As online entertainment platforms fight for the top spot in getting all the attention, Netflix is feeling that heat. In the period between 2022 January – March, the streaming service reported that it had a loss of subscribers for the first time in more than a decade. A record 200,000 subscribers left Netflix, and that was just for the first three months of the year. The streaming giant also lost approximately 700,000 subscribers since the platform pulled out of Russia.
So how do they try to get more people on and make more money?
Uncertainty in Netflix’s Business: Subscriber Consequences
In Kenya, Netflix already has a free plan that’s ad-free on Android mobile phones. When you sign-up, no payment information is required. Later in the year, Netflix would introduce its ad-supported tier in select countries, with lower subscription fees. In their plan, these would entice more viewers unto the platform.
However, according to data from analytics firm Antenna, only a small percentage of people opted on. In the US for example, Only nine percent of new Netflix subscribers in November 2022 when Netflix Basic with Ads launched. In comparison, 15% of new subscribers reportedly chose the ad-supported subscription for competitor HBO Max during its launch month in 2021.
It is important to note that Netflix still leads the industry in streaming engagement, revenue, and profit. Their earning reports show that for 2022, the company finished with 231M paid memberships and generated $32B of revenue.
Nevertheless, even Netflix knows it is a tough time to operate in a highly competitive market as consumers have a vast number of entertainment choices.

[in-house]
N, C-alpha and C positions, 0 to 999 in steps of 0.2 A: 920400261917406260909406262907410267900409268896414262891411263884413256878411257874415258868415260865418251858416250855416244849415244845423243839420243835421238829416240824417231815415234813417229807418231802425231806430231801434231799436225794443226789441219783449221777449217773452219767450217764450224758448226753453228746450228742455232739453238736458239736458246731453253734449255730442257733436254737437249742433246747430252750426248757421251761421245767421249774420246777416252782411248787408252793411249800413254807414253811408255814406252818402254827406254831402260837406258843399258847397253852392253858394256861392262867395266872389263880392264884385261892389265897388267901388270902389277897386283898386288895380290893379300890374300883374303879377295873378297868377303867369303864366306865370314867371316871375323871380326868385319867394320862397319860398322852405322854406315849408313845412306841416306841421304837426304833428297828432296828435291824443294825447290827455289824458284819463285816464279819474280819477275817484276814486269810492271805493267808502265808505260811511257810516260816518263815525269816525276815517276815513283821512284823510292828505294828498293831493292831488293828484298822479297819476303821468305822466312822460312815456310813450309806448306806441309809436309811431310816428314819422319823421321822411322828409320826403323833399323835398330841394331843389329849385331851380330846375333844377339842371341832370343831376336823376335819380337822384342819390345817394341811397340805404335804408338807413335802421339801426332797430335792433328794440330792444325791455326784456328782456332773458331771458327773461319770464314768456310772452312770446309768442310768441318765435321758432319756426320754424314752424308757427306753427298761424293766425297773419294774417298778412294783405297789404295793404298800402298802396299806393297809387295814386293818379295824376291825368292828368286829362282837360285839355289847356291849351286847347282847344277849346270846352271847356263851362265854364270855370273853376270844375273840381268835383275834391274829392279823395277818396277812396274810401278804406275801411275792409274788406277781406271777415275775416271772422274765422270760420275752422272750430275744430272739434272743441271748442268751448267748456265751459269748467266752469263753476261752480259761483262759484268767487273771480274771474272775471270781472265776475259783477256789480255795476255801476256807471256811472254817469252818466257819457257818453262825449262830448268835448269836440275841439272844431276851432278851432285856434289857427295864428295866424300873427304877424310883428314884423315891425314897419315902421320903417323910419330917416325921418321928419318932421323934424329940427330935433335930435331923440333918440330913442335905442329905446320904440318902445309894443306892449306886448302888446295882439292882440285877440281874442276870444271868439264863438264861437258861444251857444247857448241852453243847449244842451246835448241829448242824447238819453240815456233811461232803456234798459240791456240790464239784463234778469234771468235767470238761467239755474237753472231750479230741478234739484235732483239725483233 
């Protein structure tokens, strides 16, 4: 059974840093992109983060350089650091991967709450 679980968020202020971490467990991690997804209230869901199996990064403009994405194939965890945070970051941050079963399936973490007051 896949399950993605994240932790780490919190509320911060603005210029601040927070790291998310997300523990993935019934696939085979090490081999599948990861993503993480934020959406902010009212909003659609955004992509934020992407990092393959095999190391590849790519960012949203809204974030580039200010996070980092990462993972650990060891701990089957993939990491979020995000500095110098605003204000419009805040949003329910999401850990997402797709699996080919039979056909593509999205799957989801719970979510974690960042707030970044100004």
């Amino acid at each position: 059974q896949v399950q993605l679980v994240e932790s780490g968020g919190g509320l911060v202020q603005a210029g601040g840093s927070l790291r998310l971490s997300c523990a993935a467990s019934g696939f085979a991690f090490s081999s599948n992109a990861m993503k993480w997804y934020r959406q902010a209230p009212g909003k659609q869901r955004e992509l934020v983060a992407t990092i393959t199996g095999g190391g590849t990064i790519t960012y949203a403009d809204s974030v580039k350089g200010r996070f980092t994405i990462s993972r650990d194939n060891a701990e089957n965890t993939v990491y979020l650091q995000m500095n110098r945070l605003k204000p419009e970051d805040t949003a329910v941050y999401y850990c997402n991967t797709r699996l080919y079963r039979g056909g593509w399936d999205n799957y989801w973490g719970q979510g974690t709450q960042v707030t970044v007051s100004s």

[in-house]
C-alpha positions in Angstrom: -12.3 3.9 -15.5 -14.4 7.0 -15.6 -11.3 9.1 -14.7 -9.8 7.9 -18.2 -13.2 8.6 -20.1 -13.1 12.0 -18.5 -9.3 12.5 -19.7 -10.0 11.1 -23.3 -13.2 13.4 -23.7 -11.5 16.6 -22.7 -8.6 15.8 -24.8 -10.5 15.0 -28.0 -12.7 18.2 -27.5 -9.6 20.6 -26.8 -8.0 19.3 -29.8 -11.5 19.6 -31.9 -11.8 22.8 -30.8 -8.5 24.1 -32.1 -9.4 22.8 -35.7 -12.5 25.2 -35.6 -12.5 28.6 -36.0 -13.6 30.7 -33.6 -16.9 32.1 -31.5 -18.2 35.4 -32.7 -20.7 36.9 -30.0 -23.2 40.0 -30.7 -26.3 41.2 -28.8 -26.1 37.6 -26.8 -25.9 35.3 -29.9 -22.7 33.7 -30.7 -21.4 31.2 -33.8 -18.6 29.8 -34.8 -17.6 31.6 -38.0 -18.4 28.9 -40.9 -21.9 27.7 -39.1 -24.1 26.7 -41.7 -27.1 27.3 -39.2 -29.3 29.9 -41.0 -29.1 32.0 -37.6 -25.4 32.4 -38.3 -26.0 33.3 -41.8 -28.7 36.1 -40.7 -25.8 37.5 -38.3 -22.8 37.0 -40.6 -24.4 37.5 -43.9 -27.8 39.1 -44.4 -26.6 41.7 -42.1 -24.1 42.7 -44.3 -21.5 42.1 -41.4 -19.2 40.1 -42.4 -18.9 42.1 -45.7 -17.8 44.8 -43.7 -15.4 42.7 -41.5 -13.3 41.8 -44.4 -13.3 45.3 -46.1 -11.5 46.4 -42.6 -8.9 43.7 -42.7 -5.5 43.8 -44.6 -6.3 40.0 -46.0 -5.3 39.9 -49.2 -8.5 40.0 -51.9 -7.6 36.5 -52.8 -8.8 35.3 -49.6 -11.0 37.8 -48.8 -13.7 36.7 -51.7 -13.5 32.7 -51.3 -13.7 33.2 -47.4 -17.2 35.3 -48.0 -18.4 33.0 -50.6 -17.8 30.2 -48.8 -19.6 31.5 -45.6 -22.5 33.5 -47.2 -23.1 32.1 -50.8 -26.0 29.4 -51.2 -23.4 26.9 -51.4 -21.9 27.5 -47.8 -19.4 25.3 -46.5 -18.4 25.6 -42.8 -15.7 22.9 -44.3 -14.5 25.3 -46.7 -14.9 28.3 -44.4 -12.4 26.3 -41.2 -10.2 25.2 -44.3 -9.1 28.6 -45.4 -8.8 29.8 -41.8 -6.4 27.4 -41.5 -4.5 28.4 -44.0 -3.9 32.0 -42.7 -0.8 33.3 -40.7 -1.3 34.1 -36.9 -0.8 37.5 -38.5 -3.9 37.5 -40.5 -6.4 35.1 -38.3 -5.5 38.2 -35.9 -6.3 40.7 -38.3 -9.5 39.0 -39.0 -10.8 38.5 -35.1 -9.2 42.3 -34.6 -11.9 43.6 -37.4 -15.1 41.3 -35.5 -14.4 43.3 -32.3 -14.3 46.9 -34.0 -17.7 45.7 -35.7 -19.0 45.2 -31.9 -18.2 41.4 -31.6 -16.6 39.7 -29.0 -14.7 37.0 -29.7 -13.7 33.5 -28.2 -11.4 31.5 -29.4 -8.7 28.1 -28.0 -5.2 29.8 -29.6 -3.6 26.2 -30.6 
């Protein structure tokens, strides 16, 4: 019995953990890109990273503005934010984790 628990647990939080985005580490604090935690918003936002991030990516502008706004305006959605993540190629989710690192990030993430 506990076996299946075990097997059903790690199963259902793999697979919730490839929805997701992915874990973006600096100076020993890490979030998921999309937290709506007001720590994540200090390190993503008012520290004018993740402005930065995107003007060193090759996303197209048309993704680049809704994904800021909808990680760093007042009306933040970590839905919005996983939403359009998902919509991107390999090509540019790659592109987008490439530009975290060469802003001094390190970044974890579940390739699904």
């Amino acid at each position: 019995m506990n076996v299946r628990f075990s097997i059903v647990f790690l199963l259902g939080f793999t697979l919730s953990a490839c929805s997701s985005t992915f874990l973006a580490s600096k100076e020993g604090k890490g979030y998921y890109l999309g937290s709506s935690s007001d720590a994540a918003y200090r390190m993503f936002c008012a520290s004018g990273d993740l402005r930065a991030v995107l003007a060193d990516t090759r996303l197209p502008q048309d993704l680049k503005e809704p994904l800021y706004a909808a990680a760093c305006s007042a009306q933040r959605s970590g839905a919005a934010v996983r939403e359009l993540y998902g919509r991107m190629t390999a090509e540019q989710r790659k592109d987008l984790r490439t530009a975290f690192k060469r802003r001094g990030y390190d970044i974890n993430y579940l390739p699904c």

“Beyond our direct streaming competitors, we also vie for consumers’ time against linear TV, YouTube, short-form entertainment like TikTok, and gaming, to name just a few. The silver lining is that the market for entertainment is huge and Netflix is still very small by comparison.” In a letter to shareholders this week.
Netflix to Crack Down on Password Sharing
Over the years, price increment has been the service’s number one strategy to increase revenue. As they do that, they lose more subscribers and pursue even more aggressive methods. Between blaming the competition and canceling shows, they have found some time to crack down on password sharing.
Netflix previously encouraged the sharing of user accounts with help of features like separate profiles and multiple streams. Now, they don’t like it that much. Netflix insists that today’s widespread account sharing
(100M+ households) undermines their long-term ability to invest in and improve Netflix. How that is, I am not very sure either.
So for the last year, they have been working on ways to enable paid password sharing. They will not ban you for password sharing but will, however, charge you for it. This new feature has already been tested in 3 countries – Chile, Costa Rica, and Peru. Later in Q1 of 2023, the service will start rolling out paid sharing more broadly.
Netflix has long said that it will continue gradually increasing its price relative to the value it provides. With that in mind, cracking on password sharing is not likely to work in their favor.
How this plays out in the long term? Who knows. In the meantime, subscribers bear the brunt of all the uncertainty.